Explain what is meant by the term “value” in a supply chain Answer

Value Chain

Explain what is meant by the term “value” in a supply chain. How can it be best measured in a supply chain? How does increasing value in a supply chain help align supply chain operations to the business mission?  Respond to at least two of your fellow classmates’ postings.

Explain what is meant by the term “value” in a supply chain.

Value can be added, or viewed in many different forms.  Probably the most well-known is shareholder’s value.  Shareholders value is created anytime, by any legal method,   which adds to the overall financial wellbeing of the company.  Value for the stockholder is created when their return on investment (ROI) in your company is greater than it would be in a comparable risk investment.

How can it be best measured in a supply chain?

In managerial finance there are many ways to measure value but, the best way is to use ratio analysis combined with other data.  You can make a ratio out of any two or more numbers by dividing them in some form into each other.   In managerial finance there are many standard ratios that are used to analyze value of a company, or investments, for example: net present value (NPV), Return on Assets (ROA), Return on Investments (ROI) and many others.  “Return on investment is an important measure that is widely used to assess shareholders value” (Harrison & Van Hoek, 2012, p. 75).  ROI is profit * 100/capital employed or a different formula that is the outcome of profitability and asset utilization is:   ROI = 100 * profit/sales * sales/ capital employed.

ROI can also be used as a great tool to show “The Boss” that an individual project or improvement is cost effective and profitable. Another way of stating ROI is: the ratio derived from   the sum of the improvement benefits divided by the sum of the costs of the improvement. A 40-to-l ratio, for example, means $40 of benefits was derived from every $1 of cost.  ROI   can help justify the cost of quality improvement projects, determine the value of continuing a project already under way and determine the overall organizational effectiveness of an implemented quality initiative.

How does increasing value in a supply chain help align supply chain operations to the business mission?

Managing supply-chain operations is critical to any company’s ability to compete effectively. The supply chain has traditionally been managed as a series of, compartmentalized business functions. It was driven by manufacturers who managed and controlled the pace at which products were developed, manufactured and distributed.  However, customers have   forced increasing demands on manufacturers for options/styles/features, quick order fulfillment, and fast delivery.  With the long-time competitive differentiator of manufacturing quality   starting to be non-differentiated across the board, meeting these customer demands has emerged as the next critical opportunity for competitive advantage by efficient supply chain management.  Maintaining competitive advantage likewise forces constant redirection and enhancement of product features, quality, cost, options and services.  “Supply-chain   effectiveness has therefore joined product quality and time-to-market as a key competitive differentiator. Success for many companies now depends on their ability to balance a stream   of product and process changes with meeting customer demands for delivery and flexibility. Optimally managing supply-chain operations has therefore become critical to companies’ ability to compete effectively in the global marketplace” (Gordon, 1997, para. 1).  In today’s world you cannot compete effectively without a well-developed supply chain.  Emphasizing the importance of supply chain operations will develop value by eliminating non-value added steps.  To develop an efficient supply chain that adds value to the company and shareholders as well as meeting the needs of today’s customers and supply chain partners all sections of the supply chain must share common goals, and concentrate on the end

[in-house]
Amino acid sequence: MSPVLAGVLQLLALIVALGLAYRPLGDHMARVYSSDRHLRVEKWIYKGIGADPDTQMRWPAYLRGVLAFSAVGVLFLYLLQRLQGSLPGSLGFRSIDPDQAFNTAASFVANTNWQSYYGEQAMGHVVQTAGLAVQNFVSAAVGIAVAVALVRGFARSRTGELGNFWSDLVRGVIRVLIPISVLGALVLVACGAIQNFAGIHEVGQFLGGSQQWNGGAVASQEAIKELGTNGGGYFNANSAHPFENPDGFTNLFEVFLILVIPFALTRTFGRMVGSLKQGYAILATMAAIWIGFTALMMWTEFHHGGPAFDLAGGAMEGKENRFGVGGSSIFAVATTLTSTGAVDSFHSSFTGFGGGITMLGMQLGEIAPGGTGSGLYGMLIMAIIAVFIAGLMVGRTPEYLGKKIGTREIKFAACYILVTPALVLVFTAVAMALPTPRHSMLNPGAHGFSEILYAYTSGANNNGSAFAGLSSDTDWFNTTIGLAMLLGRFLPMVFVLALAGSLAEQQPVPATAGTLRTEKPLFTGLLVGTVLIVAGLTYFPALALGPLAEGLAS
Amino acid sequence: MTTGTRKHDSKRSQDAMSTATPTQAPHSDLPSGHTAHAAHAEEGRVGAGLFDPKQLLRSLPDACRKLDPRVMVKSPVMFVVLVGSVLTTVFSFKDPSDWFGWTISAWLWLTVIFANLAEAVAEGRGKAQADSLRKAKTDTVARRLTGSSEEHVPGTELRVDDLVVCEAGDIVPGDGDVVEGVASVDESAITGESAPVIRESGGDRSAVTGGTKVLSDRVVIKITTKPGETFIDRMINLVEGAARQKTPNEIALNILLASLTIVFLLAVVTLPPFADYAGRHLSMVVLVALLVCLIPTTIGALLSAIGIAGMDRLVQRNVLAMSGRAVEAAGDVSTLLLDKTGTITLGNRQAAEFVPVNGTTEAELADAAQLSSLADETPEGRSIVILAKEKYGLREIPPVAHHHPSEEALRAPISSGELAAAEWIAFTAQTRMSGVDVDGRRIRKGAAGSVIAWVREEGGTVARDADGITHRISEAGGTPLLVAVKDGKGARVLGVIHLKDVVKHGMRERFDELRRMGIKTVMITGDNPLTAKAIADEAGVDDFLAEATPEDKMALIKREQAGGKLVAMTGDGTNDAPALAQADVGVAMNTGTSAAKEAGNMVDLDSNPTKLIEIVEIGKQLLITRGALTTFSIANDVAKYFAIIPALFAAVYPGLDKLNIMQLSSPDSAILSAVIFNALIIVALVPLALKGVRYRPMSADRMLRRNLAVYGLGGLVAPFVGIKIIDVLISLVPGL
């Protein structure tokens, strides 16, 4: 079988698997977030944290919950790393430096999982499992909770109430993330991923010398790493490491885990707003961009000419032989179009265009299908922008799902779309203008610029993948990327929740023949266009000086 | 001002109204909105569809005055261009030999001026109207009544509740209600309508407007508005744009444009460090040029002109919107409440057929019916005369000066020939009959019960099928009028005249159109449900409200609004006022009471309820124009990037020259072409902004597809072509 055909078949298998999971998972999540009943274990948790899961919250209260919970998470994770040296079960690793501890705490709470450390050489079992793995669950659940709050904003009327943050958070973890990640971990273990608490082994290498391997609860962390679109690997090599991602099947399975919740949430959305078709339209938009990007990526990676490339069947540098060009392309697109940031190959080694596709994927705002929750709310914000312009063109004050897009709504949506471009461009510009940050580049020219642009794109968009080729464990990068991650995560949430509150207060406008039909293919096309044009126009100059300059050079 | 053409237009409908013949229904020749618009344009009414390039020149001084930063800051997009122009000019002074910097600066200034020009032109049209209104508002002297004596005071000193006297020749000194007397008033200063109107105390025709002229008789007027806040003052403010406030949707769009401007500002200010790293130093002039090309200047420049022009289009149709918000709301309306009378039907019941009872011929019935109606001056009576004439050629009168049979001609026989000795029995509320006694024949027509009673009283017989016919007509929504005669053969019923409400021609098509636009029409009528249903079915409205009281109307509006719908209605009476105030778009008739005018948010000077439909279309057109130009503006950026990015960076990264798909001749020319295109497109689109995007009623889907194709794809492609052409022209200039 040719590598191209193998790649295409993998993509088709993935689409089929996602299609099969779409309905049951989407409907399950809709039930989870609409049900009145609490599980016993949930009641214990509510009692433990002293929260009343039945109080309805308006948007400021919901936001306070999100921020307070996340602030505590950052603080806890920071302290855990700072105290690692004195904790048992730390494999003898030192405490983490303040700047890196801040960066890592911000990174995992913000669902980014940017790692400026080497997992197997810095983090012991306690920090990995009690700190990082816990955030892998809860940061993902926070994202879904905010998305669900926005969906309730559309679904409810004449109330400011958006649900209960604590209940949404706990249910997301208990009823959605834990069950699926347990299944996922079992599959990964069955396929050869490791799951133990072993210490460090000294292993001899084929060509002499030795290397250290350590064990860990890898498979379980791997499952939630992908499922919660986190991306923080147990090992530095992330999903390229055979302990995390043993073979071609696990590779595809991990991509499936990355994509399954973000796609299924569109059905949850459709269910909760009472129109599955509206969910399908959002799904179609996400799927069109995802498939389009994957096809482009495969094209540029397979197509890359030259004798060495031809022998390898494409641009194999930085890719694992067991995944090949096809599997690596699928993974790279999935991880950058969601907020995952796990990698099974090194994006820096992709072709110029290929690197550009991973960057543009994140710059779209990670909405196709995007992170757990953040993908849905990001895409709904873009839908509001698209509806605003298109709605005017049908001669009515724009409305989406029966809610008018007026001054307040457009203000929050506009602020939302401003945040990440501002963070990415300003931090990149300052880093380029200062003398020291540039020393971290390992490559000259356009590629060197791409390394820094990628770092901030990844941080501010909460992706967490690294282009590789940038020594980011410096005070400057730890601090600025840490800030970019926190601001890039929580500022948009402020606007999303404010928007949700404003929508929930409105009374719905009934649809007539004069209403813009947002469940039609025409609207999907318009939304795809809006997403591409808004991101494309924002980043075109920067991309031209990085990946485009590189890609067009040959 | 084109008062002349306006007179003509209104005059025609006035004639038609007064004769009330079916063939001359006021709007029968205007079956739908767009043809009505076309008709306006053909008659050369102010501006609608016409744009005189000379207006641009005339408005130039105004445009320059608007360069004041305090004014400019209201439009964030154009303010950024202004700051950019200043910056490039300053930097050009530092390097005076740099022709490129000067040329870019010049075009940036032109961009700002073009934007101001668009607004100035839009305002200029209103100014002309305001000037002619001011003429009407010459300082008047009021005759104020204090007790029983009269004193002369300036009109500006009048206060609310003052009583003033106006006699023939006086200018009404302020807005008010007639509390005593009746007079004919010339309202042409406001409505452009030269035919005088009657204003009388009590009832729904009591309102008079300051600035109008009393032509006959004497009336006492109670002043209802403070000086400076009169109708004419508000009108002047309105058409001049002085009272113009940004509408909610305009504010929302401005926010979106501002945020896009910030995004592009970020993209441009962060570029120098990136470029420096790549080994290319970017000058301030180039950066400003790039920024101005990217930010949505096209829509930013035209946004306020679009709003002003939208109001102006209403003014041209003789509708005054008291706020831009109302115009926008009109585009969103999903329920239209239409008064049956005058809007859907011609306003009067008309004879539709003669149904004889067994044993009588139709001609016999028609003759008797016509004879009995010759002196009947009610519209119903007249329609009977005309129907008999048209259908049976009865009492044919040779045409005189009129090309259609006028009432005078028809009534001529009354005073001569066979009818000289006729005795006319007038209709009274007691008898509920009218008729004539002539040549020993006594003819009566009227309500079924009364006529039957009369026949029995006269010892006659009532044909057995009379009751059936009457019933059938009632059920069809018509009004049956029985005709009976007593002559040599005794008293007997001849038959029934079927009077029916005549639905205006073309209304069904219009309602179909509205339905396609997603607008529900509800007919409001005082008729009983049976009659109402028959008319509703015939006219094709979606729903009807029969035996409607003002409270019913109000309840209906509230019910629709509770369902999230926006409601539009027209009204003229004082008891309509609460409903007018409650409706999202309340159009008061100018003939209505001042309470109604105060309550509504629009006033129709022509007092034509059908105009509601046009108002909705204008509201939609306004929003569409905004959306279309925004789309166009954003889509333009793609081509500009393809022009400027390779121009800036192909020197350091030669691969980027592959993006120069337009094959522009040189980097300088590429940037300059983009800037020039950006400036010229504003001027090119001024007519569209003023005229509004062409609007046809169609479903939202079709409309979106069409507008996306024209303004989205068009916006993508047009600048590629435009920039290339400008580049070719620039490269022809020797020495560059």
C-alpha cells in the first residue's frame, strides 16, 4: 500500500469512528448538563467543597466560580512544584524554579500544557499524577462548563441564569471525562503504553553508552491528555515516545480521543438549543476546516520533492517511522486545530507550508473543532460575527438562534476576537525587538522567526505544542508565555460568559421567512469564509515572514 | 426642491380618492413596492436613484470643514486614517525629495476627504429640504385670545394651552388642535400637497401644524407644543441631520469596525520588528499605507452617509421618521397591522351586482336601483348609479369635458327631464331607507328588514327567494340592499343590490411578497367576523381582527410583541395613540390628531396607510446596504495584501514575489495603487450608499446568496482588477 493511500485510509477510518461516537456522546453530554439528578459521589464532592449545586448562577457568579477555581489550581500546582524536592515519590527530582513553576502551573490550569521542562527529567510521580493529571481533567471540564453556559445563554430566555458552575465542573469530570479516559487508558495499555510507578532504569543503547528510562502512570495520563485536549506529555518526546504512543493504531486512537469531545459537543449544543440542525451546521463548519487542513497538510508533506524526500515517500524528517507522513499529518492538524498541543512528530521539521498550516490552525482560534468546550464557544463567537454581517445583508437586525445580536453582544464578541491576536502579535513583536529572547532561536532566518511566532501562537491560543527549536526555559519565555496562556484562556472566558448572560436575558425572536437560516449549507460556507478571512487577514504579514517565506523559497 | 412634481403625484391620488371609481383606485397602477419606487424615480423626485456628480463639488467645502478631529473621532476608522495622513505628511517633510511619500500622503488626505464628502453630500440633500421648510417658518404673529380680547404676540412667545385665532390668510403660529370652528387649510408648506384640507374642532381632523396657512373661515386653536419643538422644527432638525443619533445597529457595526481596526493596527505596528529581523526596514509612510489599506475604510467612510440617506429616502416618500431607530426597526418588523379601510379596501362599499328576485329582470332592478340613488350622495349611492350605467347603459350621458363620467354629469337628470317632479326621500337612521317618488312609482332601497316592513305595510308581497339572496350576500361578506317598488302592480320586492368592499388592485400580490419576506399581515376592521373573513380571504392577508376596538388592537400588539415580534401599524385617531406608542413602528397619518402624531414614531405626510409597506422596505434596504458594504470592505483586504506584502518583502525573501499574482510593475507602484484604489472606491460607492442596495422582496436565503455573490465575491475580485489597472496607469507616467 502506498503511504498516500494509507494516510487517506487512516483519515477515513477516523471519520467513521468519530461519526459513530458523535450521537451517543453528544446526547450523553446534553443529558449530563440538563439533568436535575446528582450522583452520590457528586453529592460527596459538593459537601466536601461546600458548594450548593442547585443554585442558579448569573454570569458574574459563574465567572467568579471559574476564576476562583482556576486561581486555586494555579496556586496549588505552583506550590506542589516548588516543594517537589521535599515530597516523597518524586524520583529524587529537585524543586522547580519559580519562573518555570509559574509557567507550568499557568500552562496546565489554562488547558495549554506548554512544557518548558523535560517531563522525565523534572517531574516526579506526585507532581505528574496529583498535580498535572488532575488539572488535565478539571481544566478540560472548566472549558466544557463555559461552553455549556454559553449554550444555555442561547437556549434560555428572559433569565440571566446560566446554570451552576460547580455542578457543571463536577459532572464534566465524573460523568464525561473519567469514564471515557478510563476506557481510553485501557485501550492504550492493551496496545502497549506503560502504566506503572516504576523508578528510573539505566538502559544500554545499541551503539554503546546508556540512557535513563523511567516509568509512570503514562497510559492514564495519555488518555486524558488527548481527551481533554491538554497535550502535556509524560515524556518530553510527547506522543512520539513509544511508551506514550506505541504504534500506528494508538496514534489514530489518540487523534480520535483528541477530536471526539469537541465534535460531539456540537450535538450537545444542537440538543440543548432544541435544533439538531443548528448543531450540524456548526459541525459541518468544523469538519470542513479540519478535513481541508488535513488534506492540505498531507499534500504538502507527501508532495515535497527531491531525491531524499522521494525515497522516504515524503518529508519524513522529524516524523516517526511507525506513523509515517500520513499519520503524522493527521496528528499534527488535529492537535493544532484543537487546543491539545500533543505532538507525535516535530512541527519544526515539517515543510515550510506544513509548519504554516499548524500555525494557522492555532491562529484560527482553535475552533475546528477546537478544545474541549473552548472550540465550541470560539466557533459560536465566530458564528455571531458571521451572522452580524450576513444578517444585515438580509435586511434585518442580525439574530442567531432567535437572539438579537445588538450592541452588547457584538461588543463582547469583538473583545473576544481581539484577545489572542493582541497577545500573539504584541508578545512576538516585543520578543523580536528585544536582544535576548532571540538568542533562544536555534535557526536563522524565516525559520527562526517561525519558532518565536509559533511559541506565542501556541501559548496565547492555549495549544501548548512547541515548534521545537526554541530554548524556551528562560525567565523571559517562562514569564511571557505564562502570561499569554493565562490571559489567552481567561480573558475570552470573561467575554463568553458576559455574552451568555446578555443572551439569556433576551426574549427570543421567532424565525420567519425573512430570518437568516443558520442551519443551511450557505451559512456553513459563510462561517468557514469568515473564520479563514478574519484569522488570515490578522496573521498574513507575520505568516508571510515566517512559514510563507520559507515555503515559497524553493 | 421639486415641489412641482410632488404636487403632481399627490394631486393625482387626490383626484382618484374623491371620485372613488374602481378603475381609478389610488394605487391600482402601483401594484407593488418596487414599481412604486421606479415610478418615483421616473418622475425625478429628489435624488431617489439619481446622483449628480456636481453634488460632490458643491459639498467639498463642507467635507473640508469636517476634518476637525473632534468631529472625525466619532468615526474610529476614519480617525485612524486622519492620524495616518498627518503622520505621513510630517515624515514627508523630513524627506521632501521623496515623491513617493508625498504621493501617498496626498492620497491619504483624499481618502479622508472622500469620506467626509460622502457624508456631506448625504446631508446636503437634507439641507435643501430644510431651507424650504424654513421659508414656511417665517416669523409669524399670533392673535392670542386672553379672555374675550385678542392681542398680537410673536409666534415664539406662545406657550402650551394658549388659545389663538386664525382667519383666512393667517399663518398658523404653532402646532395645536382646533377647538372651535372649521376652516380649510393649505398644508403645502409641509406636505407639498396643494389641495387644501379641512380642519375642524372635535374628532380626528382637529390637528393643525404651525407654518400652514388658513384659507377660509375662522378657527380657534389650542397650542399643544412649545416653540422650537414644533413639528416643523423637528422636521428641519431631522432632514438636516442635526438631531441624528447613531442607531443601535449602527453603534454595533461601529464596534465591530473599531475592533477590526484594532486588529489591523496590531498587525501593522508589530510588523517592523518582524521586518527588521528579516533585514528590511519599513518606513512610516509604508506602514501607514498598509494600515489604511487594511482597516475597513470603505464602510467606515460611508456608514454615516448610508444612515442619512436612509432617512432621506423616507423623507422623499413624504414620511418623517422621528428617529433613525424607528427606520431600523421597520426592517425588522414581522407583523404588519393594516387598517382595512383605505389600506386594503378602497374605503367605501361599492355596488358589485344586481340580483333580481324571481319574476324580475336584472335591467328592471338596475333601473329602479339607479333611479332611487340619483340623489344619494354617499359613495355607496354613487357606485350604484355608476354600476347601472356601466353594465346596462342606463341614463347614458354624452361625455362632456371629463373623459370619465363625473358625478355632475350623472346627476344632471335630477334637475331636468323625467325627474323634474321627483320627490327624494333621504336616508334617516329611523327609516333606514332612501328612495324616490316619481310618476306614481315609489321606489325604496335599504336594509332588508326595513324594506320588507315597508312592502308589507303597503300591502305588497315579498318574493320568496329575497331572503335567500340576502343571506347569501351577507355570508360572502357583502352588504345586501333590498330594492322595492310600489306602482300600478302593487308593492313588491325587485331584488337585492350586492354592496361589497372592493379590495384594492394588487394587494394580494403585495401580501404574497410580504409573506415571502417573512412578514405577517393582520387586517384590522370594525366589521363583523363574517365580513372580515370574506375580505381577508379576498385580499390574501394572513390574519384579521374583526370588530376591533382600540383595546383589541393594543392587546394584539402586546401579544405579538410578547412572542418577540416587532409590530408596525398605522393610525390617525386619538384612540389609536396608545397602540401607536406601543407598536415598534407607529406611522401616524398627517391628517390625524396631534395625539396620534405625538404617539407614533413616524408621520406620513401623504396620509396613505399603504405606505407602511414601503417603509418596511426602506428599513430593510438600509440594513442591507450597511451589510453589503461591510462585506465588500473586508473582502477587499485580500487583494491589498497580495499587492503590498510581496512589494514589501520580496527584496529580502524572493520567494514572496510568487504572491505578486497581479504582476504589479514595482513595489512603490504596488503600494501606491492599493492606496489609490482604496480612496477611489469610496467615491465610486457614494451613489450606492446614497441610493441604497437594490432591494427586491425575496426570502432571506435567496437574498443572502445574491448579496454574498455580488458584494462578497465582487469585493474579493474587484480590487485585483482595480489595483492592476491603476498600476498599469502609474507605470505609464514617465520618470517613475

Gordon, S. (1997). Supply-chain Operations. Logistics Information Management, 10(2). Retrieved from http://search.proquest.com.proxy-library.ashford.edu/docview/220041033?accountid=32521

Harrison, A., & Van Hoek, R. (2012). Logistics Management & Strategy (4 ed.).  London, England: Prentice Hall Financial Times.

Mission of customer satisfaction .